There’s a handful of categories to place a typical OEM buyer. It could be someone who recently bought a brand new car and wants to outfit it with accessories. You also have customers with an older car that might need a timing belt or brakes who prefer OEM parts to visiting their local auto parts store.. Then there’s your average driver who backs up and cracks a side mirror. They want to replace it properly but they also don’t want to overspend at their local dealership. Last, but not least: DIYers who can navigate under the hood of a car and enjoy the process of maintaining the longevity of their cars.

These unbranded OEM parts-selling websites help sustain local dealerships, even when customers choose to take OEM parts to their local, independent mechanic or fix things on their own.

It’s More Than Making A Sale

The online world goes offline for websites selling OEM parts. Oftentimes, people have questions and it’s the person-to-person connection between consumer and Parts Manager that can build and retain a customer’s repeat business online.

“One thing dealers tend to ignore when creating a parts website is having a quality individual answering the phone,” said Poliniak. “You have to get yourself out of the mindset of being a technician to being a mechanic.”

Close to half of his phone calls are advice-based, with potential customers inquiring about things like how often they should change the coolant in their cars or how to free rusted bolts. 

“Don’t sell them what they don’t need and sell them everything they do need to get the job done,” continued Poliniak.

Poliniak’s prior sentiments are similar to Aveni’s; aside from selling singular parts, Aveni’s site also sells parts kits. 

“Online, there are homemade kits we make at our dealership,” added Aveni. “We have clutch kits on our site that will give customers the parts they DO need to complete a job, but we also offer things they MIGHT need for the job.”

Unbranded Doesn’t Mean Undiscoverable

Despite SubaruPartsForYou’s lack of branding and phone number, some savvy, in-person customers soon pieced together the puzzle that the site was owned and operated by Dan Perkins Subaru. In essence, these customers serviced at the dealership wanted the online prices for parts. 

When you think about it, the OEM parts and website feed a dealership’s service department. The site would bill the service department, making it a customer of the website side of business.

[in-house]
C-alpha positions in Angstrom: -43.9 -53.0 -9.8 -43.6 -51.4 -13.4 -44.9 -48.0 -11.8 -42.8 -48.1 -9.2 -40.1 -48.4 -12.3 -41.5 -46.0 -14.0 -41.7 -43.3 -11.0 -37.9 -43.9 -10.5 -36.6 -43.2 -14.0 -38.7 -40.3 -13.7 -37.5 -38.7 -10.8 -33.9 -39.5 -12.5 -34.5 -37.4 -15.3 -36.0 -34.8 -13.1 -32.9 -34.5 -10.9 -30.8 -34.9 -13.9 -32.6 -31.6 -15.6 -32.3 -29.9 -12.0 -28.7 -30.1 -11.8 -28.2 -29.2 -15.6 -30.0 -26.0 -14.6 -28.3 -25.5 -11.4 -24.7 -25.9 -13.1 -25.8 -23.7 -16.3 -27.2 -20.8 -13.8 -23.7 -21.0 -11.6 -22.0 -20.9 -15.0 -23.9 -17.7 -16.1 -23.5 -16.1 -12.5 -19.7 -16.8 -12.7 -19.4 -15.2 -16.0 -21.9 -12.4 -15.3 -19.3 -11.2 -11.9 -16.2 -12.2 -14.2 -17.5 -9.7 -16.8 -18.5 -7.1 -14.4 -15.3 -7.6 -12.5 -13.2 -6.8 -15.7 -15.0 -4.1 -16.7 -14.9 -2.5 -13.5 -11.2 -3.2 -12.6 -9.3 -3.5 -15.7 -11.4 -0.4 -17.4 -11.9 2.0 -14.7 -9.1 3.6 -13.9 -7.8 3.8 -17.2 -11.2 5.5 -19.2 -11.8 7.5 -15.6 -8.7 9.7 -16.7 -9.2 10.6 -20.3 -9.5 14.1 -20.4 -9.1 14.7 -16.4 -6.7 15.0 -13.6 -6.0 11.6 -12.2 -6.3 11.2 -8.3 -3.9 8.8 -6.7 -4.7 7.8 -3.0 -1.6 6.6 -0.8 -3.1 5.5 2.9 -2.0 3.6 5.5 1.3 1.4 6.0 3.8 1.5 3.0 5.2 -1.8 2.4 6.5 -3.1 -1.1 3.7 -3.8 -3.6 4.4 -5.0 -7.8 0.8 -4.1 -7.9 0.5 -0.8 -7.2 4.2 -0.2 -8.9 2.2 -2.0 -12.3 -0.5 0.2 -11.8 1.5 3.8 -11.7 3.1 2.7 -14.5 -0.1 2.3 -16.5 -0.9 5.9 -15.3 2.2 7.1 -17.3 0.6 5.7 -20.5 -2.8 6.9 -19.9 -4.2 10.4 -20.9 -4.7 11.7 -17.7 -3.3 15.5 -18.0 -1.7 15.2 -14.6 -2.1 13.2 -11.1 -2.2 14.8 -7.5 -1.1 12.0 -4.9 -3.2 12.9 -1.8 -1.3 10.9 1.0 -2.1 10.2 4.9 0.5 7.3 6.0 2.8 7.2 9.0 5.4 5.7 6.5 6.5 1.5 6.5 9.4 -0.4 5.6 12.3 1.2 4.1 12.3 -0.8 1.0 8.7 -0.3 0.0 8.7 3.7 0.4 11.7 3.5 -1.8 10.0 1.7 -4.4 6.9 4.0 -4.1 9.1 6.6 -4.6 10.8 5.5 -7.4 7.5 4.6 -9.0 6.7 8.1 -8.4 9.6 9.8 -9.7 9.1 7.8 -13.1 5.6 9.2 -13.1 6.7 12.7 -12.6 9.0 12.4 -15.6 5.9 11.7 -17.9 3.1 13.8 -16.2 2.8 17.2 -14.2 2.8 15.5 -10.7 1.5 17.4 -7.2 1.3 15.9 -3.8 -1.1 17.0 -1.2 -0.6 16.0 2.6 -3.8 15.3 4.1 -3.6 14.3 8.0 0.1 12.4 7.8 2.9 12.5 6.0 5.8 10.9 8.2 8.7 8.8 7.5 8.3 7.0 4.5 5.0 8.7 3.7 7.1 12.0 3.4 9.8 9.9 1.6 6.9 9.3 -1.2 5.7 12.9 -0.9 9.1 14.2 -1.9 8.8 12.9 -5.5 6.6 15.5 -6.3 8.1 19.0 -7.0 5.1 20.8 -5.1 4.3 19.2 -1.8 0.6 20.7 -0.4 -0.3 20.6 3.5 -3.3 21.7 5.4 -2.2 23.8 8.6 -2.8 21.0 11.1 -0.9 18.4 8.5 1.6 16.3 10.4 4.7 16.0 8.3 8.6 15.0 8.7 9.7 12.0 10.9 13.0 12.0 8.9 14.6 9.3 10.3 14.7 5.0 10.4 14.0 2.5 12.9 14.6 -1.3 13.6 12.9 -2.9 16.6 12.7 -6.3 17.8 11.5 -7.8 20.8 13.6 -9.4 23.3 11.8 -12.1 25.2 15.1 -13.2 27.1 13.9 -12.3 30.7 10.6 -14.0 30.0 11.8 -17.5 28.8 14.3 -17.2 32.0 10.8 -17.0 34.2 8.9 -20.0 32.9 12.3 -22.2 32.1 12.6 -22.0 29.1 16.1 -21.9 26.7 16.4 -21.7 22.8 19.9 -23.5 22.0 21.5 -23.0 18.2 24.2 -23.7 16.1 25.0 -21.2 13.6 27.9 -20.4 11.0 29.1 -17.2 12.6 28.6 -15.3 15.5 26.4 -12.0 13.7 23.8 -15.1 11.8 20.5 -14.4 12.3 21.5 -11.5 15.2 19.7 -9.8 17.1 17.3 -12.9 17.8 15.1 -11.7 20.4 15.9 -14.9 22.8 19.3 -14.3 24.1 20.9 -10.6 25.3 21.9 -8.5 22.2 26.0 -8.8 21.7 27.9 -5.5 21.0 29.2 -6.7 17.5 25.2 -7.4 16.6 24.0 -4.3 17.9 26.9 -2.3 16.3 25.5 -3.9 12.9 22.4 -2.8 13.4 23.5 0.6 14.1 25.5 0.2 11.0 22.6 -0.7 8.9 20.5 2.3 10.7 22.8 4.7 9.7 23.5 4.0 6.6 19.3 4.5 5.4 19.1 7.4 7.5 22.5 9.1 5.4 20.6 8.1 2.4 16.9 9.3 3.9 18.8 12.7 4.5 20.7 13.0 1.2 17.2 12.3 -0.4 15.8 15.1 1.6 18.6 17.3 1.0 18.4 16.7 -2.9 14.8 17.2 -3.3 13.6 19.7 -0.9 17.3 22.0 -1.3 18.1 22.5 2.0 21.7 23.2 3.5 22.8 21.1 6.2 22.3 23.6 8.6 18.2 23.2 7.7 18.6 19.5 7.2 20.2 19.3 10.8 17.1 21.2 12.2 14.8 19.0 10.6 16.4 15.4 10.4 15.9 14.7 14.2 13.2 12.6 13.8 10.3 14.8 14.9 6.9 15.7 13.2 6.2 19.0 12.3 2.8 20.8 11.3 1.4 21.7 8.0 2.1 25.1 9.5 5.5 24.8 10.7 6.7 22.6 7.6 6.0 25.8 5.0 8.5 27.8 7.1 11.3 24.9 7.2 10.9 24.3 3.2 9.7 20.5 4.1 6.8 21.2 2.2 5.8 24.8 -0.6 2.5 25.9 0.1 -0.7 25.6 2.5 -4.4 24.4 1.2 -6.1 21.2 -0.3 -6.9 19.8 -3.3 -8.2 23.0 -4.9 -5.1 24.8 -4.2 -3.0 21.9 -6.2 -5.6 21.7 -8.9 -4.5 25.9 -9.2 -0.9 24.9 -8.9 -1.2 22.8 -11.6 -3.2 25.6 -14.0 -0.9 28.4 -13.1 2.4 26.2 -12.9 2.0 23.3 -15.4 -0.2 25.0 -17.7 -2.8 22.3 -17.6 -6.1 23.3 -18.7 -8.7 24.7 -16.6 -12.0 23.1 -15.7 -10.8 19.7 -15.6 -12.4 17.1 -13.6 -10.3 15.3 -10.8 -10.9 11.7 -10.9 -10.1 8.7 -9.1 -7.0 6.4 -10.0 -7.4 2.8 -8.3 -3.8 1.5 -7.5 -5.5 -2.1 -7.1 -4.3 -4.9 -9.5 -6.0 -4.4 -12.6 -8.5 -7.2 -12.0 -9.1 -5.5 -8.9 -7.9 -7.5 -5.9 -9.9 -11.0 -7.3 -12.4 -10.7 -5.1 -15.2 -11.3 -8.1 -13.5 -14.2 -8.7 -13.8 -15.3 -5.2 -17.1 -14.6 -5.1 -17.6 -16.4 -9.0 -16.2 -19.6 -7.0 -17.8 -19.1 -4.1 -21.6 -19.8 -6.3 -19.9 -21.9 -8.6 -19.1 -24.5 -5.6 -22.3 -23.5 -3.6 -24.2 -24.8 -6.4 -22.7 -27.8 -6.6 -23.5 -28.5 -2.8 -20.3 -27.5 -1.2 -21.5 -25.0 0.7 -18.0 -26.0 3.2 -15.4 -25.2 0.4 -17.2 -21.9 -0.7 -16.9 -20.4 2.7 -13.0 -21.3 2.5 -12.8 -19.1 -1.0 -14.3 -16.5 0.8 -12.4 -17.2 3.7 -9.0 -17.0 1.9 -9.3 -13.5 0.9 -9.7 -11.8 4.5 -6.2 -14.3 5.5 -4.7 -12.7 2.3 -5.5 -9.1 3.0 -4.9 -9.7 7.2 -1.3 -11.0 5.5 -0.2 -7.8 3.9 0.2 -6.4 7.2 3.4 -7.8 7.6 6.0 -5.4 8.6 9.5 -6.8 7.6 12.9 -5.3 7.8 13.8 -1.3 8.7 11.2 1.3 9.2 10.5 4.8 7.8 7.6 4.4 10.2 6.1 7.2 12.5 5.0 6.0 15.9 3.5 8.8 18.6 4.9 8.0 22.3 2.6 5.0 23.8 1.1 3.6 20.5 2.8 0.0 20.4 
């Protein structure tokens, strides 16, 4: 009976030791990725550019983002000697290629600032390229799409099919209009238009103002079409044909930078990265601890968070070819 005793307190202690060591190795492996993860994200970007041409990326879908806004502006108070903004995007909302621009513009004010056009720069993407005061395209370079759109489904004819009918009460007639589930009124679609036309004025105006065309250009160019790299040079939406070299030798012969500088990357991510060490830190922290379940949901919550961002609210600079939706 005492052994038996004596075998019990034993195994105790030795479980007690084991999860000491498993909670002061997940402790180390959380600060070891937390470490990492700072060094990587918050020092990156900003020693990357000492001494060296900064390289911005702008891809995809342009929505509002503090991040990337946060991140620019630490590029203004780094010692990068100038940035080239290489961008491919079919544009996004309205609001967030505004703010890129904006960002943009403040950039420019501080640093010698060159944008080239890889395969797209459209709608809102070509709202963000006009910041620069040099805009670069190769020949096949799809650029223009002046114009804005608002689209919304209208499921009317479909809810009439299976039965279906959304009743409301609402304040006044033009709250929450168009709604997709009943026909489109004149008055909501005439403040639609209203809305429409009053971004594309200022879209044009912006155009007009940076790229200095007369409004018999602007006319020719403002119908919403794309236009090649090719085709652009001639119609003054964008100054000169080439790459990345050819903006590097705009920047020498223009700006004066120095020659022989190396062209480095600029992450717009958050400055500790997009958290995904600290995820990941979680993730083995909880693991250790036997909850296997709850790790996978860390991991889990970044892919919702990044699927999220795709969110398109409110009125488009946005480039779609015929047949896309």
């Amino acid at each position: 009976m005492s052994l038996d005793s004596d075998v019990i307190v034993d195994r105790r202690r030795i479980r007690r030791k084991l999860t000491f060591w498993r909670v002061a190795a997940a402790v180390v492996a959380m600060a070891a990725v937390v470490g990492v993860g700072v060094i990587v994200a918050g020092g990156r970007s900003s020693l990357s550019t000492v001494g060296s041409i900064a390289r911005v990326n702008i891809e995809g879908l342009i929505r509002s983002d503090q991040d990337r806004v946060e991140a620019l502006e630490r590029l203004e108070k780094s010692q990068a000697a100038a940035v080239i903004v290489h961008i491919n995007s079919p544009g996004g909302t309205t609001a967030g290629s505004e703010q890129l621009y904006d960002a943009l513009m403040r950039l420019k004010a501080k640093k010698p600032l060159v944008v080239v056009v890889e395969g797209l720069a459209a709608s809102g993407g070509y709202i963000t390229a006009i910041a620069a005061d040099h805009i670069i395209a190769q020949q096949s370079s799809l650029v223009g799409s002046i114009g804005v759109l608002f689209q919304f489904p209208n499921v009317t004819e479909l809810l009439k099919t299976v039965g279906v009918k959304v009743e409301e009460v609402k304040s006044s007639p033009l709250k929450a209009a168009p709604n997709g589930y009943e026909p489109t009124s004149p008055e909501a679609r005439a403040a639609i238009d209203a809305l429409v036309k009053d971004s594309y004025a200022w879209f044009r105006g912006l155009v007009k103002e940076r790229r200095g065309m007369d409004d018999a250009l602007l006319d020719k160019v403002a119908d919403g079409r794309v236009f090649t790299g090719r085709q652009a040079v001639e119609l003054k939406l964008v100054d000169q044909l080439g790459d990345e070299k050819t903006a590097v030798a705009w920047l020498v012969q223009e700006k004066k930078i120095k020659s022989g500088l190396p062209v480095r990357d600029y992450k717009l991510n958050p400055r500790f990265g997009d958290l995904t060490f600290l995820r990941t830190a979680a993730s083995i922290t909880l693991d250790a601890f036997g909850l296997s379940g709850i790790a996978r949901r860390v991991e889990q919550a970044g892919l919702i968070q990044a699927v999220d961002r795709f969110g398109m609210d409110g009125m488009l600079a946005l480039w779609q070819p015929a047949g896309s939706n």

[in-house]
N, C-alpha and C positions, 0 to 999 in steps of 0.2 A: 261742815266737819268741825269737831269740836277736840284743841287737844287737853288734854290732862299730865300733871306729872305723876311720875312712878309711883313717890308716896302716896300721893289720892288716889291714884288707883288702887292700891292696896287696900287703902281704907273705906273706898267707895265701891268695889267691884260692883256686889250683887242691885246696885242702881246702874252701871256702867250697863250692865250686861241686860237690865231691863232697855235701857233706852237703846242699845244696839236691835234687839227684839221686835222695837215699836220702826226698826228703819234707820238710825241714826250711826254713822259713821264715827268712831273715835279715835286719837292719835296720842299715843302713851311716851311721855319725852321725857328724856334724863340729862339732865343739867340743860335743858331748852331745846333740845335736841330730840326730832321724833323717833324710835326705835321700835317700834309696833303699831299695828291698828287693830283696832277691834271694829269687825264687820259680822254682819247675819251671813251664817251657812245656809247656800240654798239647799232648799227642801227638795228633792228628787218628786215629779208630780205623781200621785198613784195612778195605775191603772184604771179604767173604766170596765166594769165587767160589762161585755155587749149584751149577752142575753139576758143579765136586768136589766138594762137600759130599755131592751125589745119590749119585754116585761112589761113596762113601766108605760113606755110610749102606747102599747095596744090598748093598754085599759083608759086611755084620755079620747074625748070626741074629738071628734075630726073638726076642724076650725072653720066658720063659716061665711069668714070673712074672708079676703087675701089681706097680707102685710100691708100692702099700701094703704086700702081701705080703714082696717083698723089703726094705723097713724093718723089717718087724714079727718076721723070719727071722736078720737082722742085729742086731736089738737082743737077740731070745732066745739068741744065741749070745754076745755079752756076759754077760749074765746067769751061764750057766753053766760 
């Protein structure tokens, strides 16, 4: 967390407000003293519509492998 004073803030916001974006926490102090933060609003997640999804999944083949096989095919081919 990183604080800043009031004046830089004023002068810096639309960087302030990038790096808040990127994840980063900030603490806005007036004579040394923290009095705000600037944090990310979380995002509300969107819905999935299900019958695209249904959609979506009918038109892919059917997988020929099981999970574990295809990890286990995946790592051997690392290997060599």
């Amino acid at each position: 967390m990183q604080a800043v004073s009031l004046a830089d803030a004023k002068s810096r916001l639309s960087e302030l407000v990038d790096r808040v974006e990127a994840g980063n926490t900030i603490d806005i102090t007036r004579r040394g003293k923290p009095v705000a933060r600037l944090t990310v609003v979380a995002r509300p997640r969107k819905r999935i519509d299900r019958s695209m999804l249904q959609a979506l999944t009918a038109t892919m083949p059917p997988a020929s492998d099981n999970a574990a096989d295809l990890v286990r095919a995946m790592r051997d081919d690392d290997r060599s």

But can you blame consumers? If $50 brake pads cost $70 online and $90 at the dealership, the choice for purchase is obvious.

Aveni said they have been called out on this more than once. When it happens, he said that they will honor the online price once in the retail world. For future repairs or updates, he directs consumers to purchase the parts online and select the pick up option so consumers can still save money and continue to outfit their vehicle with OEM parts.

If a car is older, he can understand why someone wouldn’t want to use OEM parts. “It’s always about what your need is.”

How Do Online Customers Find Them?

SEO (search engine optimization) and SEM (search engine marketing), like Google AdWords, are a relatively easy and inexpensive way to drive customer traffic.

Poliniak added that a simple way to increase OEM accessory sales in retail is for the parts department to work with the sales department to outfit the vehicles in the showroom and to educate the consumer, in-person, how these accessories can extend the life of your car or simply make life easier and fulfill a bona fide use.

Aveni said the site, along with inside the dealership, sell a bevy of sensible items such as all-weather mats, cargo trays, and mud flaps to protect a car and keep it safe. 

“Models change every five years so we need inventory for 2019, 2014, 2009,” said Aveni.

These days, Aveni notes the SubaruPartsForYou site brings in about $40k to $50k a month, which is not  bad for a little dealership in CT.